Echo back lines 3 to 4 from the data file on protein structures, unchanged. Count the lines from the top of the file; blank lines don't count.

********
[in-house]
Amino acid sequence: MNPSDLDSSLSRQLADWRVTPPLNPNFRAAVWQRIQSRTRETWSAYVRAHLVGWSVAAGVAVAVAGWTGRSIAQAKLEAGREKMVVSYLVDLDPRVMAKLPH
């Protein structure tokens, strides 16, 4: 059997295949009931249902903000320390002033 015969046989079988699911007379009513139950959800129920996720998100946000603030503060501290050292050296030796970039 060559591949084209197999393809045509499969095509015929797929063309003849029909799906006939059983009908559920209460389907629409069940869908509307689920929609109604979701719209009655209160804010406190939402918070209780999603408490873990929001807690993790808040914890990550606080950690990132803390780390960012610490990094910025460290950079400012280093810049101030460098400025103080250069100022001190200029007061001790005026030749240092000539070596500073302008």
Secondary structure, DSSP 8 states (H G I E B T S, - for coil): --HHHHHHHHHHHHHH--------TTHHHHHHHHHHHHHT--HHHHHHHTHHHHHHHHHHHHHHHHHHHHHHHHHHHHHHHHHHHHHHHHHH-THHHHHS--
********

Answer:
């Protein structure tokens, strides 16, 4: 059997295949009931249902903000320390002033 015969046989079988699911007379009513139950959800129920996720998100946000603030503060501290050292050296030796970039 060559591949084209197999393809045509499969095509015929797929063309003849029909799906006939059983009908559920209460389907629409069940869908509307689920929609109604979701719209009655209160804010406190939402918070209780999603408490873990929001807690993790808040914890990550606080950690990132803390780390960012610490990094910025460290950079400012280093810049101030460098400025103080250069100022001190200029007061001790005026030749240092000539070596500073302008």
Secondary structure, DSSP 8 states (H G I E B T S, - for coil): --HHHHHHHHHHHHHH--------TTHHHHHHHHHHHHHT--HHHHHHHTHHHHHHHHHHHHHHHHHHHHHHHHHHHHHHHHHHHHHHHHHH-THHHHHS--